Sleep maybe studied during the day as well, though a series of naps offered at two-hour intervals. This study, known as the multiple sleep latency test, documents daytime sleepiness, which is often extreme when sleep apnea is severe. The test may also be used to differentiate sleep apnea from other causes of daytime sleepiness, such as narcolepsy, which is a neurologic disorder.

Various types of x-rays and direct examination of the airway with fiberoptics are sometimes used to provide a better picture of the upper airway in people with obstructive sleep apnea.

What Treatment Offers

Most people with sleep apnea can benefit from both general measures and specific treatments.

General Measures

Specific Treatments

Continuos positive airway pressure(CPAP, pronounced SEE-pap): In this highly effective therapy, a light mask is worn over the nose during sleep. Pressure from an air compressor forces air through nasal passages and into the airway. This gentle pressure holds the airway open and allows normal sleep and breathing. CPAP is used primarily to treat obstructive sleep apnea, although recent studies suggest it may also improve the sleep of some patients with central apnea. Approximately 60% to 70% of patients who try CPAP are able to continue its use; the remainder find the apparatus too cumbersome.

Oral appliances: Some Sleep apnea patients are helped by devices that open the airway by bringing the jaw, tongue and soft palate forward.

Surgery: Physical abnormalities that interfere with breathing during sleep can sometimes by corrected surgically. These abnormalities include enlarged tonsils or adenoids (common in children), nasal polyps or other growths, a deviated nasal septum, and malformations of the jaw or soft palate.

Using a technique known as the uvulopalatopharyngoplasty (UPPP), a surgeon removes excess tissue at the back of the throat that may be blocking the airway during sleep. Studies show that UPPP benefits about half of those people who undergo the surgery. Studies are in progress to identify the patients most likely to be helped by this procedure. Some patients have reported negative side-effects of the surgery, such as nasal speech and the regurgitation of liquids into the nose when swallowing.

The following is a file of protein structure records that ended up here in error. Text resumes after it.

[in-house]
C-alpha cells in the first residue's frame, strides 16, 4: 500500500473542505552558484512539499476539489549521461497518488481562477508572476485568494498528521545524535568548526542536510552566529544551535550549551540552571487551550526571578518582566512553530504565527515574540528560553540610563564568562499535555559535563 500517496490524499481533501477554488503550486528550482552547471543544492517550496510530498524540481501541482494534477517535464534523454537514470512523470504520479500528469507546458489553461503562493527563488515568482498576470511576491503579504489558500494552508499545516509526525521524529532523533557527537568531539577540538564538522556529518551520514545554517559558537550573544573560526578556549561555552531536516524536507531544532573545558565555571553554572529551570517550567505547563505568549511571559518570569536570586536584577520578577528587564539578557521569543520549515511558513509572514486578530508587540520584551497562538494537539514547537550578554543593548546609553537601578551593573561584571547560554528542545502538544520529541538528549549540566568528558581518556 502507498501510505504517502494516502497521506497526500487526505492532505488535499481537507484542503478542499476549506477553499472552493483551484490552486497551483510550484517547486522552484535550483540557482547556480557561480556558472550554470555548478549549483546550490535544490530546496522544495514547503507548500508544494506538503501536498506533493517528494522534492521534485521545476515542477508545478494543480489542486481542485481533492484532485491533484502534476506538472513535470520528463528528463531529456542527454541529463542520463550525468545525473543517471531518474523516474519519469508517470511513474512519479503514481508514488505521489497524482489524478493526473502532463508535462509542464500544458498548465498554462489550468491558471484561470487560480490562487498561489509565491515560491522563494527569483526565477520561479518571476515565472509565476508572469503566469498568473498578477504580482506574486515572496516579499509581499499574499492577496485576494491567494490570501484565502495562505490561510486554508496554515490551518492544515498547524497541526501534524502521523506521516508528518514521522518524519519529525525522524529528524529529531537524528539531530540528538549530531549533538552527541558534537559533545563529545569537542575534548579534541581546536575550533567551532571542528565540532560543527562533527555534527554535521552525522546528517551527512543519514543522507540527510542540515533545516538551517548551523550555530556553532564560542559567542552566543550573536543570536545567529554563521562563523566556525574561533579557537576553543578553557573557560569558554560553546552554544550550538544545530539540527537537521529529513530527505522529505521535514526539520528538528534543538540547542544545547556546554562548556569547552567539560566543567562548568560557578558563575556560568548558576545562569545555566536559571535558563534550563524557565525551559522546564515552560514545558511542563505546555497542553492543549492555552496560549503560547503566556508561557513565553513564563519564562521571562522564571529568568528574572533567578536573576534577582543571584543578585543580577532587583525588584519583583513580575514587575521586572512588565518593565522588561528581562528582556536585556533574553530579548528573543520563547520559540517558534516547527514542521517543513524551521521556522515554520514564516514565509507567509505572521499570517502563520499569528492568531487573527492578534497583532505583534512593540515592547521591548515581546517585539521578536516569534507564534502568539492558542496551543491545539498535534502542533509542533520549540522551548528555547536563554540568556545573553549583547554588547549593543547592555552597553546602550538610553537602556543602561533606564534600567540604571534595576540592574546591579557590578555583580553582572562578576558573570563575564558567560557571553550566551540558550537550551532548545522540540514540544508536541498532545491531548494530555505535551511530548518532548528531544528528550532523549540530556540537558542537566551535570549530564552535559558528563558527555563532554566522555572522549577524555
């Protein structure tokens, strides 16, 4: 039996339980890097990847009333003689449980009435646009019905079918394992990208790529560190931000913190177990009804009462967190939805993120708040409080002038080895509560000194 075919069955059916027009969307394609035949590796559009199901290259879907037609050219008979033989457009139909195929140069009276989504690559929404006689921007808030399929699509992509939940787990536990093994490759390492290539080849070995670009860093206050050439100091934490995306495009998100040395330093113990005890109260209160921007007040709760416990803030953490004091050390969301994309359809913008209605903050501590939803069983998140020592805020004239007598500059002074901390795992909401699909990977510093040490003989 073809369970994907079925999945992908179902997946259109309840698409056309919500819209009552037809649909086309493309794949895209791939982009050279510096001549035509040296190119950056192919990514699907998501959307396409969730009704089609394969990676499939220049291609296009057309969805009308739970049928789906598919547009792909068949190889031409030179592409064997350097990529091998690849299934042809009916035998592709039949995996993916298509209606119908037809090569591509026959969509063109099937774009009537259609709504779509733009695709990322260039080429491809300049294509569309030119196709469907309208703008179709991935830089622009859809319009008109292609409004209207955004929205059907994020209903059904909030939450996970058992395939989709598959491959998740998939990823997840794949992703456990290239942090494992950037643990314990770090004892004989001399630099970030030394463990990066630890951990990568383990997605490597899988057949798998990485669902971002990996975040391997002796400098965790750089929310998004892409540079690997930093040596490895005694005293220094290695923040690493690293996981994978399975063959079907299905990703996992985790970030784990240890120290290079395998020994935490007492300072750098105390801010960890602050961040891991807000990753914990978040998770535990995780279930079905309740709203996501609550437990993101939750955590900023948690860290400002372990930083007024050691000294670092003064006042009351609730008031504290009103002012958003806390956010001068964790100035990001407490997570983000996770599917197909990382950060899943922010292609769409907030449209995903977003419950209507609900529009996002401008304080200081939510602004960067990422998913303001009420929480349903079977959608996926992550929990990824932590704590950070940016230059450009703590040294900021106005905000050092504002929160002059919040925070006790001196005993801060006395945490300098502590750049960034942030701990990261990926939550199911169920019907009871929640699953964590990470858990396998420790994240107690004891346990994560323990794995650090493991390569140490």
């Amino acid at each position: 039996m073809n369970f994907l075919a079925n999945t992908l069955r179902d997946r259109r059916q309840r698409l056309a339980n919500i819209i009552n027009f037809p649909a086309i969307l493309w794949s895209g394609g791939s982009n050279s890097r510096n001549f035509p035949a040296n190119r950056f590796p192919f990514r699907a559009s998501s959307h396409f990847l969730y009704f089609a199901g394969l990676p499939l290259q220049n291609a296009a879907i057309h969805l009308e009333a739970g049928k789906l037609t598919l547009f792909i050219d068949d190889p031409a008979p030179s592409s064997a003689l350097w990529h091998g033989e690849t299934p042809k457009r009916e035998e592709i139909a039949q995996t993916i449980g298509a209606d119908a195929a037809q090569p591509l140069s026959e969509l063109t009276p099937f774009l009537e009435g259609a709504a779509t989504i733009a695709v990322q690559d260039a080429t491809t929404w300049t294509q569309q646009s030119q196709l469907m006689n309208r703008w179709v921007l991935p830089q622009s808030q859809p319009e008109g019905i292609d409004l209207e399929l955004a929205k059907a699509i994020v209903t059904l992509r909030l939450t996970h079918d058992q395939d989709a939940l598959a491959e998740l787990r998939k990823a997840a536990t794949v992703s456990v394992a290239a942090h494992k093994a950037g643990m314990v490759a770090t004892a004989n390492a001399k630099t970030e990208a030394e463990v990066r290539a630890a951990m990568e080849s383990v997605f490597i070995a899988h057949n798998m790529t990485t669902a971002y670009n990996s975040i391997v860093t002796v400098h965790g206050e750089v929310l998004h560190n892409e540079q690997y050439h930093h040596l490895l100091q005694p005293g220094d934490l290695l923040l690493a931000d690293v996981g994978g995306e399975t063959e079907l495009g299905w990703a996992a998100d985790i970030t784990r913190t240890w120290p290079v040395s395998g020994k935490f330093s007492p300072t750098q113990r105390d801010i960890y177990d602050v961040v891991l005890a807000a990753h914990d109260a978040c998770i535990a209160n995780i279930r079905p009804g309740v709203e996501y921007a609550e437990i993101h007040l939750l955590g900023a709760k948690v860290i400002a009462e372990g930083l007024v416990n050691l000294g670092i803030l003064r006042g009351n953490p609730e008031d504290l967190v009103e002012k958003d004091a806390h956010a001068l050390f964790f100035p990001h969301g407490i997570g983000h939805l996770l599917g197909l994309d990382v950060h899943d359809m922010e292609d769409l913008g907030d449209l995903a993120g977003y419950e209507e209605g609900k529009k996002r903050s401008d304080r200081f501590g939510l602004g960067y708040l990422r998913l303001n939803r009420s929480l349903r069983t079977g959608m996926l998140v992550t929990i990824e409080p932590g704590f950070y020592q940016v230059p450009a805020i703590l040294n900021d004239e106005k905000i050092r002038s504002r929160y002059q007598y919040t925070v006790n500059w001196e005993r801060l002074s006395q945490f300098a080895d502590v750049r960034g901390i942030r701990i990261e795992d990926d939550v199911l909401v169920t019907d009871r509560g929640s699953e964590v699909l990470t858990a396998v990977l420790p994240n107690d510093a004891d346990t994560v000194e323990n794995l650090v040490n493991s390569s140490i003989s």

A tracheostomy may be required to alleviate severe cases of obstructive sleep apnea. This procedure involves creating an opening in the trachea (windpipe). A tube inserted into the opening stays closed during waking hours, allowing normal speech and breathing through the upper airway. The tube is opened for sleep so that air bypasses the obstruction in the throat and flows directly to the lungs.

Oxygen: Supplemental oxygen is rarely needed for treatment of sleep apnea alone. Oxygen may be added to the nasal CPAP system, however, to correct for low oxygen levels dur to existing lung or heart disease.

Medication: Sleep apnea sufferers are likely to derive limited benefit from medication. Certain medications may help mild cases of obstructive sleep apnea and some cases of central apnea.

Good Sleep Habits

These suggestions will help most people, including those with sleep apnea, sleep better:

From the American Sleep Disorders Association

Further Reading on Sleep Apnea and Snoring

The Encyclopedia of sleep and Sleep Disorders, by Jan Yager and Michael J. Thorpy (New York: Facts on File, 1991)

The American Medical Association Guide to Better Sleep, by Lynne Lamberg (New York: Random House, 1984)

Sleep, Dreaming and Sleep Disorders, by William H. Moorecroft (Lanham, MD: University Press of America, 1989)

The Sleepwatchers, by William C. Dement (Stanford, CA: Stanford Alumni Association, 1992)

Snoring and Sleep Apnea, by Ralph A Pascualy, MD and Sally Warren Soest (New York: Raven Press, 1994)

Stop Your Husband from Snoring, by Derek S. Lipman, MD (Emmaus, PA: Rodale Press, 1990)